Post-Traumatic Stress Disorder (PTSD) 

Post-Traumatic Stress Disorder (PTSD) 

Post-Traumatic Stress Disorder (PTSD) is a mental health condition that can develop after an individual experiences or witnesses a traumatic event, such as a natural disaster, serious accident, terrorist act, war/combat, rape, or other violent personal assaults. 

In the context of PTSD, trauma is often categorised into “Big T” trauma and “Small t” trauma, which helps to differentiate between the types and severity of traumatic experiences.

  1. Big T (trauma) refers to significant, often life-threatening events that can lead to PTSD. These events are typically sudden and overwhelming, creating intense fear, helplessness, or horror. Examples include:

1. Intrusive Memories: Recurrent, unwanted distressing memories of the traumatic event, flashbacks, and nightmares.

2. Avoidance: Avoiding thinking or talking about the traumatic event and avoiding places, activities, or people that remind one of the trauma.

3. Negative Changes in Thinking and Mood: Negative thoughts about oneself or others, feelings of hopelessness, memory problems, difficulty maintaining close relationships, and lack of interest in activities once enjoyed.

4. Changes in Physical and Emotional Reactions: Being easily startled or frightened, always being on guard for danger, self-destructive behaviour, trouble sleeping, trouble concentrating, irritability, and angry outbursts.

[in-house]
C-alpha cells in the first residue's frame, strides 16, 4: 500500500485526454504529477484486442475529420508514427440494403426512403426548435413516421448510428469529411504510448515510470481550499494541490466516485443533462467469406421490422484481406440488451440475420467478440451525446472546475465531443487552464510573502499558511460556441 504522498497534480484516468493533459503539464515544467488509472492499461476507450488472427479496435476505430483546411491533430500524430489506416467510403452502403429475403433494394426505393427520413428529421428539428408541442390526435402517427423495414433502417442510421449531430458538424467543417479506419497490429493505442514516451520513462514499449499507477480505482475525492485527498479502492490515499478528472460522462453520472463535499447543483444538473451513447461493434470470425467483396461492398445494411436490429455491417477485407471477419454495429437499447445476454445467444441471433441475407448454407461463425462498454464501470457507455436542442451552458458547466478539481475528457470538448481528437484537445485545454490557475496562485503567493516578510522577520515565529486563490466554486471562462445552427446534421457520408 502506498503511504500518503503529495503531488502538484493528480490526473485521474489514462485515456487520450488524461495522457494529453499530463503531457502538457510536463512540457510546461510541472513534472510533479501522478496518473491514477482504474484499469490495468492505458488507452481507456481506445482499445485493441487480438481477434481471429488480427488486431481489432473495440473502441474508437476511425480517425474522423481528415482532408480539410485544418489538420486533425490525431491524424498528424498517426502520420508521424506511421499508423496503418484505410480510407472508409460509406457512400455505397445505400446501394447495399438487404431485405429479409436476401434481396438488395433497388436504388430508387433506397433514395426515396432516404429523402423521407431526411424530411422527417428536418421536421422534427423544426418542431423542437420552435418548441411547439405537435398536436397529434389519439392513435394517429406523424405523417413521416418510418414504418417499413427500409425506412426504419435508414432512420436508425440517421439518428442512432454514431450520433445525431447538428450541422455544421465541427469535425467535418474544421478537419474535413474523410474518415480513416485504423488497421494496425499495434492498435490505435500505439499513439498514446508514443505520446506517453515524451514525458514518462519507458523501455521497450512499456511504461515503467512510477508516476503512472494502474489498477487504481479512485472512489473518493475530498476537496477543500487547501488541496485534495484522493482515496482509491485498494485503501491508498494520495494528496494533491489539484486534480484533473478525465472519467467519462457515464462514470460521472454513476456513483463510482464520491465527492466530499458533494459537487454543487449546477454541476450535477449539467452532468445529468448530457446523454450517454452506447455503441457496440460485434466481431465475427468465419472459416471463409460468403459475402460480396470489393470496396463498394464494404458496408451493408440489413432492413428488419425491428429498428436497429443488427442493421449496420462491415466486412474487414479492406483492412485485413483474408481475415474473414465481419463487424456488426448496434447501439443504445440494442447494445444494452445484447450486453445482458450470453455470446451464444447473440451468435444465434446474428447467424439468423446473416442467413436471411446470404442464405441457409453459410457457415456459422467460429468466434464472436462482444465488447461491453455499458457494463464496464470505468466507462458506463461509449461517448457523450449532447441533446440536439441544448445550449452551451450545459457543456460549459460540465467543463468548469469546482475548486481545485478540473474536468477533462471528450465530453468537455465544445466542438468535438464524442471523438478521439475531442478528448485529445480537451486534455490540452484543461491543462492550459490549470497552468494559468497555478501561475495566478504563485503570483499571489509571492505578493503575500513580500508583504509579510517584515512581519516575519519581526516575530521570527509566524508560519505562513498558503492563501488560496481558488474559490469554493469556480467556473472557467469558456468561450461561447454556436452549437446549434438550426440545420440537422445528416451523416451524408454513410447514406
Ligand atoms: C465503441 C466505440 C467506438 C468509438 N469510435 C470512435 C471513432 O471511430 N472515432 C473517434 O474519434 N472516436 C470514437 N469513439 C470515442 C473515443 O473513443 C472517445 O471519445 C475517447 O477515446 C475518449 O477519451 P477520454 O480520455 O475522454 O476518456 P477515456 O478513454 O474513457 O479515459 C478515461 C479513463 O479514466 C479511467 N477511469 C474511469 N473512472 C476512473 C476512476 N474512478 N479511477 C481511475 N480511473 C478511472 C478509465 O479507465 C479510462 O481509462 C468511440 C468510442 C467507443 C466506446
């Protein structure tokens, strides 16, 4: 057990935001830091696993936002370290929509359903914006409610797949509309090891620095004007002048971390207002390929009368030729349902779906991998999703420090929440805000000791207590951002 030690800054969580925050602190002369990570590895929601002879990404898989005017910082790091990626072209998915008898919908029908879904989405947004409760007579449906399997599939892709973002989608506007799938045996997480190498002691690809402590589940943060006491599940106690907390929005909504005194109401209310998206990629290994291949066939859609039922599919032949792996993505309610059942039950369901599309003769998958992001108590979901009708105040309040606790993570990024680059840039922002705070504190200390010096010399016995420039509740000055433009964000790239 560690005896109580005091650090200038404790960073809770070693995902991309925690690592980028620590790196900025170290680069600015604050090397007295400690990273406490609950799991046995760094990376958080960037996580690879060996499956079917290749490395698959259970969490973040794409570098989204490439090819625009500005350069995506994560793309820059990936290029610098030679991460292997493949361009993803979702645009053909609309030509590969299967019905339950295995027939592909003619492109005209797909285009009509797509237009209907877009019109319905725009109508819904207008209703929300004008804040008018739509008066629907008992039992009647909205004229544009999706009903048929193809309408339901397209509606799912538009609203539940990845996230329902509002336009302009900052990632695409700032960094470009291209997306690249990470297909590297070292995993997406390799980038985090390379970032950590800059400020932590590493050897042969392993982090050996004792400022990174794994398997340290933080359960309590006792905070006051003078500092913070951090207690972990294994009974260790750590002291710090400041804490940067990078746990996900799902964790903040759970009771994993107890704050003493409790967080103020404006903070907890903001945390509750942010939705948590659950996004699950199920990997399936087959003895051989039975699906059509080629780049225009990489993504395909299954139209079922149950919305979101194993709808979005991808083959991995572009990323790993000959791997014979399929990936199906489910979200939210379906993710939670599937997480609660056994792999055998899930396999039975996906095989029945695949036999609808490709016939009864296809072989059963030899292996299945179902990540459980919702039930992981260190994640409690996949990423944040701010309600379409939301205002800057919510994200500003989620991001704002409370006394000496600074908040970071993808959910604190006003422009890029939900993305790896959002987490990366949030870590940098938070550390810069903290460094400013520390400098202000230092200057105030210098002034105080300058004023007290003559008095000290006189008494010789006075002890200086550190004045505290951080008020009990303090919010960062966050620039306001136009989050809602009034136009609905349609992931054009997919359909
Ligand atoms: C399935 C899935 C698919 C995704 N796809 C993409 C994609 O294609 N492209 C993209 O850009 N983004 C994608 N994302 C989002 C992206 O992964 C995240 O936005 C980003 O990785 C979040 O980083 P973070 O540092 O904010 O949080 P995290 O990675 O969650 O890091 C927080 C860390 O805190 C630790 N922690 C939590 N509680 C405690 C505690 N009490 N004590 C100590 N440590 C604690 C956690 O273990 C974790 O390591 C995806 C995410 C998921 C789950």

These types of trauma can profoundly impact an individual’s mental health, often requiring intensive therapy and support.

  1. Small t (Trauma) refers to less severe, but still distressing events that can also contribute to PTSD or other mental health issues, especially when experienced repeatedly or in combination with other stressors. These events might not involve immediate danger but can have a significant emotional impact. Examples include:
  1. Bullying or harassment.
  2. Divorce or breakup.
  3. Ongoing relationship conflicts.
  4. Financial difficulties.
  5. Significant life changes. (e.g., moving to another city/country, job loss)

While “small t” traumas might not result in PTSD on their own, their cumulative effect can be significant. They can lead to anxiety, depression, and other stress-related disorders, particularly if they occur during formative years or go unaddressed over time.

Recognizing and addressing both types of trauma is essential for mental health and well-being. If you or someone you know is struggling with the aftermath of a traumatic event, seeking professional help can be a crucial step toward recovery.

Also, read about ‘18 Journal Prompts for Mental Health’-

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